We are developing an unfortunate dichotomy between commercially supported, closed ecosystems with lock-in and rapid update cycles that provide superior functionality and more community-driven, open ecosystems with standards and future-proofing but inferior functionality.
If the open versions aren't too far behind the closed ones in functionality and performance, that's just another form of competition and perhaps a healthy one. But if we start to get too much lock-in, which is inherently a one-way process favouring the closed systems in this situation, and in particular if important data or external systems become accessible only from the closed systems, then we have a more serious problem, as we're seeing ever more clearly with the worlds of mobile devices, IoT and "evergreen" software.
There is a spectrum from the cathedral to the bazaar. And there are only so many hours in the day. You could become a serf to principles, spending time others have for social activities or relaxing instead on maintaining a purely libre work flow.
So I'd much rather be a serf to principles and have control over my life than be a serf to a bunch of companies with their own goals and agendas. That's just me though.
That is true, but if the more free/open alternatives were never at the same starting point in the first place, you were probably screwed that way too. Neither option let you start in a good place and then move in a good direction, and this is the unfortunate reality I was commenting on above.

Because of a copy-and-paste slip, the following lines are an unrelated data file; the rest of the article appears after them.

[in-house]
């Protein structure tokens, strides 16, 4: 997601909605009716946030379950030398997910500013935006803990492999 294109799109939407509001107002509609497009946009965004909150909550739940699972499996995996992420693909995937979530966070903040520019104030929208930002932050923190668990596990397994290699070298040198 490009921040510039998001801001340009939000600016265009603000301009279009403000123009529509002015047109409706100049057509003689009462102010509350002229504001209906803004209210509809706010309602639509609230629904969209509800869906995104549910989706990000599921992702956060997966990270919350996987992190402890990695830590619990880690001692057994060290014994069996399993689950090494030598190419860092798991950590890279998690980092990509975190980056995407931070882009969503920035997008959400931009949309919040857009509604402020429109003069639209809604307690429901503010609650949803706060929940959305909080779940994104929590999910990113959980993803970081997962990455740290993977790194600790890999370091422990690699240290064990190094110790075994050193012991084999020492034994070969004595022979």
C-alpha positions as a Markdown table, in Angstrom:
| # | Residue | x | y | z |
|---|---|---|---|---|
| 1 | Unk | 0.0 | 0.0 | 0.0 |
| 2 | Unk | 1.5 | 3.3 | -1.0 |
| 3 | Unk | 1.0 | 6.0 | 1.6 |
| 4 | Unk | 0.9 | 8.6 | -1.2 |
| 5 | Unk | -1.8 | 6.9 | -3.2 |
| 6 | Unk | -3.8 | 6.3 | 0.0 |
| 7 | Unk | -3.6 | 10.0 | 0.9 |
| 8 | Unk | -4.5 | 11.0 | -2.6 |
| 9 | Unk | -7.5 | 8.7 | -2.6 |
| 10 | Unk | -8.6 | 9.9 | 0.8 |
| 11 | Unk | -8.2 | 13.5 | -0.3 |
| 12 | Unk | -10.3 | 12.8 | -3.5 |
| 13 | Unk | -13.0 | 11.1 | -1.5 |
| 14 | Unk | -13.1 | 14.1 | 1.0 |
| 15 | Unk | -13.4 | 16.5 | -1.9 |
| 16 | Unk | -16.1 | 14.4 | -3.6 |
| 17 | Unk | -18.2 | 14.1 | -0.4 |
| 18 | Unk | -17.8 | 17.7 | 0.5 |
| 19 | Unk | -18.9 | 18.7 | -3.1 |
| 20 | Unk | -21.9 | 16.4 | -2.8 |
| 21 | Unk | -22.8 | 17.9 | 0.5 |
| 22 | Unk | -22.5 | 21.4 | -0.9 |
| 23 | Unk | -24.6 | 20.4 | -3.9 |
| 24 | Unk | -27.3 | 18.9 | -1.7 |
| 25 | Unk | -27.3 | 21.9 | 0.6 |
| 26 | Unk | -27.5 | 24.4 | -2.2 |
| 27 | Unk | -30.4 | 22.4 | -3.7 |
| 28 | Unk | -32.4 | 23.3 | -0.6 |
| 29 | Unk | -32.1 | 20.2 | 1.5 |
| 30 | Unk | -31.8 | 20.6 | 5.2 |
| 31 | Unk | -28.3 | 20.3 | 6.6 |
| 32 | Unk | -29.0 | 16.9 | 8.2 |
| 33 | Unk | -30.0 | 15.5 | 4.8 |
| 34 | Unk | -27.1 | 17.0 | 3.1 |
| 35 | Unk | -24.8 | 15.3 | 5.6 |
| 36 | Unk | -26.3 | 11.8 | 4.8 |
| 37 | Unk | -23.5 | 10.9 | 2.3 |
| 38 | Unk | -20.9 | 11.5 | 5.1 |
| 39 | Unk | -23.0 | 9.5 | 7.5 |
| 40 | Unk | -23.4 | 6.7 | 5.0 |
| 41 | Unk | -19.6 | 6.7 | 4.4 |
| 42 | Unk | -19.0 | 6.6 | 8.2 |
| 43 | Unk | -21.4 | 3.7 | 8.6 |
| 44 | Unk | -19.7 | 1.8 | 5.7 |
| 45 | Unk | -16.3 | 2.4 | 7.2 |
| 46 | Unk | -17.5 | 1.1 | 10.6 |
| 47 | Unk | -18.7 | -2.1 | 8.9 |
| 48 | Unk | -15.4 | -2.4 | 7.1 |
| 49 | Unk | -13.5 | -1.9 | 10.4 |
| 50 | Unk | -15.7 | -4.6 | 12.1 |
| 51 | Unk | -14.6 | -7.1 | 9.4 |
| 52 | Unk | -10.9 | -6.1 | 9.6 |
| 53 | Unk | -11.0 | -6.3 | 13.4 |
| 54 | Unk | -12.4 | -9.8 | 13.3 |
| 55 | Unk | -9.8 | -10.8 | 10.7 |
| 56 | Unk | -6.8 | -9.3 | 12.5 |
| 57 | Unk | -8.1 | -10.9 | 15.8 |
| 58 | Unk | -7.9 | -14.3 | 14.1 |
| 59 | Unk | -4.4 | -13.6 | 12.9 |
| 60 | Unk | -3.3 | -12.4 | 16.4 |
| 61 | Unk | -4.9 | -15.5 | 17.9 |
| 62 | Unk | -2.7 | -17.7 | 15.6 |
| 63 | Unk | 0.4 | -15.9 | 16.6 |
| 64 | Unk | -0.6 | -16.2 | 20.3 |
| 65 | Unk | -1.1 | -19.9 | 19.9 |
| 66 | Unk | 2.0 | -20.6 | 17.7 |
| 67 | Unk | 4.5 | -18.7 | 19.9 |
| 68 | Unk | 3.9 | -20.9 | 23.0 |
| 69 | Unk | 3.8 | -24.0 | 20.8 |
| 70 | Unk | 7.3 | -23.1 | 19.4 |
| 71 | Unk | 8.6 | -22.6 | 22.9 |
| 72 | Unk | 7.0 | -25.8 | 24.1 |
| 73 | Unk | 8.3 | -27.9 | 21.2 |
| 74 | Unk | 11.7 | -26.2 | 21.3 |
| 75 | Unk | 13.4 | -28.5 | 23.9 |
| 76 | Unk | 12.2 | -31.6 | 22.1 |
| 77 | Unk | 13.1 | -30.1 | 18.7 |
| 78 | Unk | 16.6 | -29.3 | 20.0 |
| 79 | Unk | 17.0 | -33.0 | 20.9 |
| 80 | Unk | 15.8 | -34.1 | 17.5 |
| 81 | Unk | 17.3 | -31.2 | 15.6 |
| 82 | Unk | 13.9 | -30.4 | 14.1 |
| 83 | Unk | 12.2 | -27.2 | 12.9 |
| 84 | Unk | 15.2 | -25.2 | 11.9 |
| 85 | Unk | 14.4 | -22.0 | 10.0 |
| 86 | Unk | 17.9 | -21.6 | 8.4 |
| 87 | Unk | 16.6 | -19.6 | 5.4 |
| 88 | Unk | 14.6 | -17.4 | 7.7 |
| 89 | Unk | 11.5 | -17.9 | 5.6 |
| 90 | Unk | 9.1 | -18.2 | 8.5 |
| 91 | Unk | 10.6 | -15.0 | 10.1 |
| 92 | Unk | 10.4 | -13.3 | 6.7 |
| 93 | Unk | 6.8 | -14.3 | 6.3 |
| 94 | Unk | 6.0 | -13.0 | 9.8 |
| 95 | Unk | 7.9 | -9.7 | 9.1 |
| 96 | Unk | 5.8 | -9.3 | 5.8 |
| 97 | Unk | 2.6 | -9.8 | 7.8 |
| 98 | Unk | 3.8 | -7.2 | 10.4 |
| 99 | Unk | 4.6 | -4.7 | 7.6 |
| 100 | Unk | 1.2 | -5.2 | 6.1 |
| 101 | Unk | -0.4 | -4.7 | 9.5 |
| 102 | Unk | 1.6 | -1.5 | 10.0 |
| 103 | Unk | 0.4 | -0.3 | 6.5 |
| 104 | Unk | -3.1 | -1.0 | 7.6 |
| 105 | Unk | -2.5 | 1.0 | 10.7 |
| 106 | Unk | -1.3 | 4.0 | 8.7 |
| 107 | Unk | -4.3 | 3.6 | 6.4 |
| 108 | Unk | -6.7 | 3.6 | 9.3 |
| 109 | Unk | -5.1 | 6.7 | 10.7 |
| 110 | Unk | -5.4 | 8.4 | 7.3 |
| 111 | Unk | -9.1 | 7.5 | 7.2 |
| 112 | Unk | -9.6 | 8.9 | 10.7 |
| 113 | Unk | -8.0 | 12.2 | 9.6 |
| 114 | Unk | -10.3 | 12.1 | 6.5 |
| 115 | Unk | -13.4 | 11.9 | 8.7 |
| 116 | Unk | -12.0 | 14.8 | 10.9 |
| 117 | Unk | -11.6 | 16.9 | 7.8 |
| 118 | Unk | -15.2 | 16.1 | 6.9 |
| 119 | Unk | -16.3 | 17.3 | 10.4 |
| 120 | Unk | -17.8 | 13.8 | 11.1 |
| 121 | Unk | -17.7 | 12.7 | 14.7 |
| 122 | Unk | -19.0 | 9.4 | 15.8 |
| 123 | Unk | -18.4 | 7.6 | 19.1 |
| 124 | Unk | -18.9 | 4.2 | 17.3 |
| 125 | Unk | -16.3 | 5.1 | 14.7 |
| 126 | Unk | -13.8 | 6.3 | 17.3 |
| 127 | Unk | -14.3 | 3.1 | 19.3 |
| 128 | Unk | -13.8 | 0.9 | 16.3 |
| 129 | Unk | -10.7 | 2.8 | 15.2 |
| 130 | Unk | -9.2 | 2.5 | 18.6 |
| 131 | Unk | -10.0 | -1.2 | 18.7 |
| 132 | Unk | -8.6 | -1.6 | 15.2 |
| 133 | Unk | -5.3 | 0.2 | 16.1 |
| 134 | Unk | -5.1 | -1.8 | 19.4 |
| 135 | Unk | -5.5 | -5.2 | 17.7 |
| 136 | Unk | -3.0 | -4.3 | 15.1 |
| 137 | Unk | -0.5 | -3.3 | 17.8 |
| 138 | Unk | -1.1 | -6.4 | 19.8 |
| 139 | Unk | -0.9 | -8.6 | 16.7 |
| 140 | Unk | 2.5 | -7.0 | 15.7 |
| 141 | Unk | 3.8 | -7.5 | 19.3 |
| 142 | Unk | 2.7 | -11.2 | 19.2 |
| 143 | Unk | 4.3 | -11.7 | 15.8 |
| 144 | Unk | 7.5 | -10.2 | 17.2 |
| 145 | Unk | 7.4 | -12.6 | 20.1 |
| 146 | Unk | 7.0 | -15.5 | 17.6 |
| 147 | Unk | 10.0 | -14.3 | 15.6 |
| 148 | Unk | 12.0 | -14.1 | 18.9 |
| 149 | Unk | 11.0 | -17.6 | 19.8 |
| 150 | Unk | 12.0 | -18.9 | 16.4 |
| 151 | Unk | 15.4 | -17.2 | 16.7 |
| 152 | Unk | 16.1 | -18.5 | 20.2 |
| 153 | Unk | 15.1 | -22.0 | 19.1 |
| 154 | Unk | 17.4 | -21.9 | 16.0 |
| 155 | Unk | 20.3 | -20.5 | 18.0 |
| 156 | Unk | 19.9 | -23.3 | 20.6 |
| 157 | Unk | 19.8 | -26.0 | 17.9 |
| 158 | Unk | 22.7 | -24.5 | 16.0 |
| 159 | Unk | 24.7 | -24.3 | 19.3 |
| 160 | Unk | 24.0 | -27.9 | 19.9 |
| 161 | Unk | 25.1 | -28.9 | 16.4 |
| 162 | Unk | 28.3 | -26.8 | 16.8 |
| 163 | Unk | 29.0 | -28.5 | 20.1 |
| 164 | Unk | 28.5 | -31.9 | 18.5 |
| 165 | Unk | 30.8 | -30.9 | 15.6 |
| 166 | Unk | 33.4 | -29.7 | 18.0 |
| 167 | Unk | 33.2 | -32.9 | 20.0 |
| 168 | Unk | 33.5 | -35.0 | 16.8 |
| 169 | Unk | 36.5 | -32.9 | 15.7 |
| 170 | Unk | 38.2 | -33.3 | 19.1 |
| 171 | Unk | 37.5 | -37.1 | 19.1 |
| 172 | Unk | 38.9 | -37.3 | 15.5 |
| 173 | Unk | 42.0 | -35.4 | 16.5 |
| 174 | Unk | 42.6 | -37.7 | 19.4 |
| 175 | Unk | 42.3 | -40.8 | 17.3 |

I've used Linux on the desktop previously and it left me wanting, so the fact that I haven't gone back tells me that things are indeed improving.
Meanwhile, OS X hasn't added a single feature I use since 10.6. All I've experienced over the years is that it kept getting more bloated, slower, and flakier.
Yes it is, but the reality is that if almost everyone is making the other choice, we stand to lose a huge amount by not following the crowd. That's not a price that most people are willing to pay, which limits the interest in and contributions to the open alternatives, and thus the vicious circle is closed.